Sunday, October 12, 2008

Some Interesting Info About Carbon Footprints

There is lots of talk these days about carbon footprints. In simple terms a carbon foot print is the amount of carbon dioxide and other greenhouse gases that get put into the atmosphere when the goods are made, shipped and stored, and then used by consumers.

The not fun news is that the U.S. emits the equivalent of about 118 pounds of carbon dioxide per resident every day. Annually that’s nearly 20 metric tons per American – about FIVE times the number per citizen of the world at large. Yikes! So we really have some things we can change and I hope we all do - one step at a time.

The little bit of trivia (but not to be considered trivial!) about carbon footprints came from the good old Wall Street Journal last Monday. It’s the measure of six products and six carbon footprints. So here goes: Fleece Jacket – 60 pounds; Laundry detergent – 31 pounds; Boot – 121 pounds; Organic Milk – 7.2 pounds; Car – 97,000 pounds and last but not least – Fat Tire beer – 7 pounds. Without writing a three page blog, I can’t provide you will all the details of how the author measured the emissions but I can tell you he (Jeffery Ball) did his homework. Just one example of how thorough he was is his breakdown of laundry detergent. He based it on a 1.5 liter bottle, 20 loads per bottle and 9.9 pounds of laundry per load. Included in his measurement were making, using, transporting, storing and disposal of the package. It may seem like too much information but the more we know in simple, plain old English, the easier it will be for all of us to make simple changes.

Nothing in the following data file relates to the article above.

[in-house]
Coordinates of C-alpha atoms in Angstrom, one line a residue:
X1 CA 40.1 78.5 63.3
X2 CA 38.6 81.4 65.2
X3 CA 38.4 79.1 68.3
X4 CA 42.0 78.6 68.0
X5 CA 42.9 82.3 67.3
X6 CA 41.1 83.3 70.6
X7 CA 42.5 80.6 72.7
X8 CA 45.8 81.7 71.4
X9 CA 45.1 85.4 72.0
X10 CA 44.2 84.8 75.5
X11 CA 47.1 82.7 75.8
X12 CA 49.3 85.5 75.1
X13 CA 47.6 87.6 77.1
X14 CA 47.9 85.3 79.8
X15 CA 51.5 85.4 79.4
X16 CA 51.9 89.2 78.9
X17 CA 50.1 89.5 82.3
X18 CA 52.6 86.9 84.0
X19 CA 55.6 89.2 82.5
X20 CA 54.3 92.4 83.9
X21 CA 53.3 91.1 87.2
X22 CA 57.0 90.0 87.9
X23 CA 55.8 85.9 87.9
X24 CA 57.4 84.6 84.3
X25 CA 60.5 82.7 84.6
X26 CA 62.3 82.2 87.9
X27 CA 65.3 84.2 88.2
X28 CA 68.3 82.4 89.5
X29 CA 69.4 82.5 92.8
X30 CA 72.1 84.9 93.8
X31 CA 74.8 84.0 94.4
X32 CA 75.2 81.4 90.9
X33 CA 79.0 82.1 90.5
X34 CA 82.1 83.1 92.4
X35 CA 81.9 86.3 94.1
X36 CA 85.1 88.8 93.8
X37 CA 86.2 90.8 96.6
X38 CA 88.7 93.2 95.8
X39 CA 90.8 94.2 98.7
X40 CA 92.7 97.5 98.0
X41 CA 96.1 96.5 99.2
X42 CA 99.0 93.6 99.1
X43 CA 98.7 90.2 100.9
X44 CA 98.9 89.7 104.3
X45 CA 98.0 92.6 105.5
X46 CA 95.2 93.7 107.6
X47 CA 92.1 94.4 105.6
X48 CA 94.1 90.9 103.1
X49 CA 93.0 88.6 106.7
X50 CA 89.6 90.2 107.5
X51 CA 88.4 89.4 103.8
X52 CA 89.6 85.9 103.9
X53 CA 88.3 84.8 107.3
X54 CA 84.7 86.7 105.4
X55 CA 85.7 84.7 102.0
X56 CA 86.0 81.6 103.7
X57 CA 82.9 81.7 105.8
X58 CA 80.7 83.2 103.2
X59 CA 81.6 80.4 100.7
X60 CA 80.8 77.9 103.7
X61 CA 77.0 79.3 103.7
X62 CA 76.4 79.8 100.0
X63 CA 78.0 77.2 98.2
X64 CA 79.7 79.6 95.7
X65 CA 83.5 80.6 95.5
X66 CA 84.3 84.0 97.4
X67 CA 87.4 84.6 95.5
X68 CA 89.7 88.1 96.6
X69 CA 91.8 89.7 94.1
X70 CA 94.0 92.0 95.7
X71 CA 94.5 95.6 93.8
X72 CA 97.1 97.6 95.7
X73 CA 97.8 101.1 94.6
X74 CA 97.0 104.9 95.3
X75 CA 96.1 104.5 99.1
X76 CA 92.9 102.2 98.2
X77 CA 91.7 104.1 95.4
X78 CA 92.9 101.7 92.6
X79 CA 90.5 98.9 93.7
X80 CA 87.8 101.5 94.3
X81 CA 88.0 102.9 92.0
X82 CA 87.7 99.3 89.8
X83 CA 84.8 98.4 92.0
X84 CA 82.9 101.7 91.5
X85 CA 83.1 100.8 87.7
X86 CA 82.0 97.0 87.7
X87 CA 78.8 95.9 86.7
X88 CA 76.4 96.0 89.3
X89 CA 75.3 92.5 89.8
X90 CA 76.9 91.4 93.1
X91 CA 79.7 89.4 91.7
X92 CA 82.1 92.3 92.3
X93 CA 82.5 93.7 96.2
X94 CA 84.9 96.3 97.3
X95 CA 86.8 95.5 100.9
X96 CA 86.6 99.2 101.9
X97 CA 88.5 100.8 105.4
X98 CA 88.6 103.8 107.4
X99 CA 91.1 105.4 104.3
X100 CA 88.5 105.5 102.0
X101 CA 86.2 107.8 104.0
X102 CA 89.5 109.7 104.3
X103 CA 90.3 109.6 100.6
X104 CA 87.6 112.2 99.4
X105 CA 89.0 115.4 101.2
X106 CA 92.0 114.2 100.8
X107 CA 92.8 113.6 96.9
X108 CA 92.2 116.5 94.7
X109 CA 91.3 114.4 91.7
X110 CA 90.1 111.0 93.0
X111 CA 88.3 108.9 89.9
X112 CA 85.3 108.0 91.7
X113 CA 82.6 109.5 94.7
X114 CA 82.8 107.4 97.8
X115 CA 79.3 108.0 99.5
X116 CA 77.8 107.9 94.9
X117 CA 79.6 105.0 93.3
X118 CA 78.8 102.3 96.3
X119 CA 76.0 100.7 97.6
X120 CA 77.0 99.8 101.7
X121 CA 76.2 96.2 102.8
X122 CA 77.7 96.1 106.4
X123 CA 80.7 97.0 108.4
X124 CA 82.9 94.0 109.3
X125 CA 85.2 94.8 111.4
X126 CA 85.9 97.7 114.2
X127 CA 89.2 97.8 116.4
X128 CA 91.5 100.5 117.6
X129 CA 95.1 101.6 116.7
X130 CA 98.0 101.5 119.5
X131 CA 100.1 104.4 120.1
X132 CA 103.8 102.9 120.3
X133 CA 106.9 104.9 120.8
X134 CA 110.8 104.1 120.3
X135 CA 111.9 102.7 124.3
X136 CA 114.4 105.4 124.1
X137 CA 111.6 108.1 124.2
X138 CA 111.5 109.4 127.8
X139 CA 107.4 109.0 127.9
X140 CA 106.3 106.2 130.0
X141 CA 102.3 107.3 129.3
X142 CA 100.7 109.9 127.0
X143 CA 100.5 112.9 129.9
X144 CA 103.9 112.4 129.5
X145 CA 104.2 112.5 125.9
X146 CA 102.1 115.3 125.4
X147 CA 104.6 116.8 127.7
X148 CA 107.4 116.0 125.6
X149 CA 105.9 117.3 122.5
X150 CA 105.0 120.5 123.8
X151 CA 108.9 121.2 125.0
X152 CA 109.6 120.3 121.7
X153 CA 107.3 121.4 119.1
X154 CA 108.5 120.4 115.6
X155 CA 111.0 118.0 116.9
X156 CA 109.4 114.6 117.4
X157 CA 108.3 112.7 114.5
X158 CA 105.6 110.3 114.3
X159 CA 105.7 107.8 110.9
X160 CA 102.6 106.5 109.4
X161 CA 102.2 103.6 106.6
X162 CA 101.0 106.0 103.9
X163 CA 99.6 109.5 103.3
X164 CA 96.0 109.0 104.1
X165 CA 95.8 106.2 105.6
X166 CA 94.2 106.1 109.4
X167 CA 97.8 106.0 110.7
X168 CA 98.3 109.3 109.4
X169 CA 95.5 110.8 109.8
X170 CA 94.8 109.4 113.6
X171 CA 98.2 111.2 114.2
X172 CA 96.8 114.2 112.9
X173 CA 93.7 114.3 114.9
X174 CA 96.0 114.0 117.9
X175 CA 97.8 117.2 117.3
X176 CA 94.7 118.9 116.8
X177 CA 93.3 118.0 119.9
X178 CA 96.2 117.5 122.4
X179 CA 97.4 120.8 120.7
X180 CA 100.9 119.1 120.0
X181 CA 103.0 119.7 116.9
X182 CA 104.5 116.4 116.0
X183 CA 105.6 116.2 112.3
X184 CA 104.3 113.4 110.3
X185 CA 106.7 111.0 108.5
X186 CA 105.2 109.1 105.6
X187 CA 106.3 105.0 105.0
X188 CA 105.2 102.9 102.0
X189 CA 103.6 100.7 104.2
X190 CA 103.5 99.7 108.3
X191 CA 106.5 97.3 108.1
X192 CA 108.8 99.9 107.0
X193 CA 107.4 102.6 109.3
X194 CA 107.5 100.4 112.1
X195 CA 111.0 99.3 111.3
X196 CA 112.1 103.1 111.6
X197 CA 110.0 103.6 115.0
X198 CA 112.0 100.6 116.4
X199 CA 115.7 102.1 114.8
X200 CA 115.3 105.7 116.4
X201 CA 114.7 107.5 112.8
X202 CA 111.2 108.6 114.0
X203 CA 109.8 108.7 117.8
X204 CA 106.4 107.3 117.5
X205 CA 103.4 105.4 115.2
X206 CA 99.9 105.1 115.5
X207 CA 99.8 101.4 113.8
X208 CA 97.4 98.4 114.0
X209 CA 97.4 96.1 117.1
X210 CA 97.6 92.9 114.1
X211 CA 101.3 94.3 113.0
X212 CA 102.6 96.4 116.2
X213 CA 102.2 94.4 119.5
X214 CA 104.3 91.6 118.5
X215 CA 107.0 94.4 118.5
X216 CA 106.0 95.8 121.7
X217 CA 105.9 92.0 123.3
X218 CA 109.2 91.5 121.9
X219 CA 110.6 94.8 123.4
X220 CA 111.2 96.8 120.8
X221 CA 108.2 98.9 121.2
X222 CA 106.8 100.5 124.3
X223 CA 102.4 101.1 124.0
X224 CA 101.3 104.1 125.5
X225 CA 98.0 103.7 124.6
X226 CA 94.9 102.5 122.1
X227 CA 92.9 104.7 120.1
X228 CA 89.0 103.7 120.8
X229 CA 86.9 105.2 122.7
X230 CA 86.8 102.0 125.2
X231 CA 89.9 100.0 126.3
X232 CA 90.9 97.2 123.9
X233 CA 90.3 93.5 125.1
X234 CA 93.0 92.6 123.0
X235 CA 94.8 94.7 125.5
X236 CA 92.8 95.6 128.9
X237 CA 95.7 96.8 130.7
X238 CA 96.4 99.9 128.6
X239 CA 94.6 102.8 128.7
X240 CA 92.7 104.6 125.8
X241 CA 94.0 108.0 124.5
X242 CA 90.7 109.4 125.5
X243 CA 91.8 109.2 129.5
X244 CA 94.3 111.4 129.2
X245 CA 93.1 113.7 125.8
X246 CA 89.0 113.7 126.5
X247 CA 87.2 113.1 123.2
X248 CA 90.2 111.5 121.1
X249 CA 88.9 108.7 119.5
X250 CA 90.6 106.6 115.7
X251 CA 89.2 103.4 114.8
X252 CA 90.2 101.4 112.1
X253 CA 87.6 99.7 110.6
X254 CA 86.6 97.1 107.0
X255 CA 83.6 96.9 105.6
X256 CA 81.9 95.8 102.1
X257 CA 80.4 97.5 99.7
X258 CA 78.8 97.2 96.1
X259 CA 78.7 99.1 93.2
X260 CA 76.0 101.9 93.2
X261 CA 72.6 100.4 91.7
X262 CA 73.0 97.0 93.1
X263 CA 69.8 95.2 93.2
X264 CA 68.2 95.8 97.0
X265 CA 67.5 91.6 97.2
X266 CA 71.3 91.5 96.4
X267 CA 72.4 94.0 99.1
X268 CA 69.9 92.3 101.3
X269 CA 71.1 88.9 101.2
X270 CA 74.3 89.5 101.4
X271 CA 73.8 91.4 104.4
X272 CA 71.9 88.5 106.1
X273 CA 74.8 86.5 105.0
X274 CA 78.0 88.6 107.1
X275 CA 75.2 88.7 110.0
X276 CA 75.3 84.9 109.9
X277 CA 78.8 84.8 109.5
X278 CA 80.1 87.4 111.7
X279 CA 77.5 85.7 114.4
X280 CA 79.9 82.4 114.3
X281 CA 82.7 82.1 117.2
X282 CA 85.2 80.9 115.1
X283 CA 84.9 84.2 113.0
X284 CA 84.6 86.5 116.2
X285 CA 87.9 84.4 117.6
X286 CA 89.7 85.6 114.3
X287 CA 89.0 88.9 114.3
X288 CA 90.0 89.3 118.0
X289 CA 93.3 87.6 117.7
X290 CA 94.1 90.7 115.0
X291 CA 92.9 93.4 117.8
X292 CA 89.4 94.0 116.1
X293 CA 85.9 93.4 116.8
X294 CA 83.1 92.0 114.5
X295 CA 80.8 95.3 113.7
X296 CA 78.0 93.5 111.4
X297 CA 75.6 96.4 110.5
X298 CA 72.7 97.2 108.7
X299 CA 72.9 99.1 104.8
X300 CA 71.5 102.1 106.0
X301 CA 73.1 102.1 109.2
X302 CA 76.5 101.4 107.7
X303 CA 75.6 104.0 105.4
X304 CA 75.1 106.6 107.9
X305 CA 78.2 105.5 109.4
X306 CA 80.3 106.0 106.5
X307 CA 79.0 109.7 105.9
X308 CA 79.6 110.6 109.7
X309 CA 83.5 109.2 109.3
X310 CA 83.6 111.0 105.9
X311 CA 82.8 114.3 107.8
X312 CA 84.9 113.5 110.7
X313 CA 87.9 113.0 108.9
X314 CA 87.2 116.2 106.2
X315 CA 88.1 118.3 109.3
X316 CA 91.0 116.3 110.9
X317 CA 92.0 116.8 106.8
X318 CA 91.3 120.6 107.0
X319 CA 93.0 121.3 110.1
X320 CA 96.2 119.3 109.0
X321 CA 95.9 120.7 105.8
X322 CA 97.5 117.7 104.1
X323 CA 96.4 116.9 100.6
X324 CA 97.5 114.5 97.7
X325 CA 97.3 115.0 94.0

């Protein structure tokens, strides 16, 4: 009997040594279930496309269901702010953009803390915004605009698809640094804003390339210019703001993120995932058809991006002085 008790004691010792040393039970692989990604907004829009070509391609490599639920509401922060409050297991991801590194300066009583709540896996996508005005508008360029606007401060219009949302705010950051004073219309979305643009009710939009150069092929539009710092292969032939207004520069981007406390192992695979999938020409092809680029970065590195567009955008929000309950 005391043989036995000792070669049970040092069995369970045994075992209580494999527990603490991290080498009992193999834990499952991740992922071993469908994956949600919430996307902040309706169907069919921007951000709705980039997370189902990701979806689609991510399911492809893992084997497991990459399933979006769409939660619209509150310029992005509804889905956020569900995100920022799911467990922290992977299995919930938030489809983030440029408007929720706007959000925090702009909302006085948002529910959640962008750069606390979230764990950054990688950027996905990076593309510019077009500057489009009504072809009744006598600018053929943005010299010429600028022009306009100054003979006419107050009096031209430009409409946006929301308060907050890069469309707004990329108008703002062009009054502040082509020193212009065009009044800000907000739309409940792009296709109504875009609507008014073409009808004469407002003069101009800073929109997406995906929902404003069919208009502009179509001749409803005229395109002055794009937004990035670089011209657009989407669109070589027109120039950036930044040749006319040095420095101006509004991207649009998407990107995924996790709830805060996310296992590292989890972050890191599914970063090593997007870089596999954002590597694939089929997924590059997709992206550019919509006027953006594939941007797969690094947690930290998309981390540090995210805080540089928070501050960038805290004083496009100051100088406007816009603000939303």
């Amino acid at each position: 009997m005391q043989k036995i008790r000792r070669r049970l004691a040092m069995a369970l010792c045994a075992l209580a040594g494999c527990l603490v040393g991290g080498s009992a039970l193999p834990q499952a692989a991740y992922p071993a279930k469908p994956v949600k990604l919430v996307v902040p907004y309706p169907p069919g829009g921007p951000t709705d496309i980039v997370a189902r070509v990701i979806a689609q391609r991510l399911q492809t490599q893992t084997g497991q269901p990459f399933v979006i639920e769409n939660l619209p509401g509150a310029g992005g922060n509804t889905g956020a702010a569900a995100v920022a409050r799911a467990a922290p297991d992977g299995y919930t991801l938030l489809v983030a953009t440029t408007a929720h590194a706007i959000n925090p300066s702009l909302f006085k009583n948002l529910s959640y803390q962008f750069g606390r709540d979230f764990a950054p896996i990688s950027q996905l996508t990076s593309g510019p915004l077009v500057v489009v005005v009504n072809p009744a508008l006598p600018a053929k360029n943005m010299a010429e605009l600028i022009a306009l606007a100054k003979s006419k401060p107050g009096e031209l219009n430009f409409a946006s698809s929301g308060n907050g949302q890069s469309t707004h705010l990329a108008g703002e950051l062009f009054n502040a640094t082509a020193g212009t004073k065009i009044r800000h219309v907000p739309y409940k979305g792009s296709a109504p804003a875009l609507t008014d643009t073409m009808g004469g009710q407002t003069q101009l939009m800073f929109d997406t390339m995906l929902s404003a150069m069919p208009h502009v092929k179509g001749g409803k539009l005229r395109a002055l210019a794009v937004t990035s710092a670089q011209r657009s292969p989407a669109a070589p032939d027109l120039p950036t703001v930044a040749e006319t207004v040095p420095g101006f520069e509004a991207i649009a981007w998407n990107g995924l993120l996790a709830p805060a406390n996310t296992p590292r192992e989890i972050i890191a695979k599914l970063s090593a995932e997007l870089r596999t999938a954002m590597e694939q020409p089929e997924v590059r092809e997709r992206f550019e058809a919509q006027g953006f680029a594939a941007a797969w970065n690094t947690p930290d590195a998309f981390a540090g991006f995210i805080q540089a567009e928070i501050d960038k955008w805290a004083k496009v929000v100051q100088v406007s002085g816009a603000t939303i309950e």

The entire subject of carbon footprints fascinates me so this article was a great find. I can feel guilt free about drinking organic milk and will think twice about buying another pair of boots. All in all, articles like this are raising my consciousness one thought at a time.

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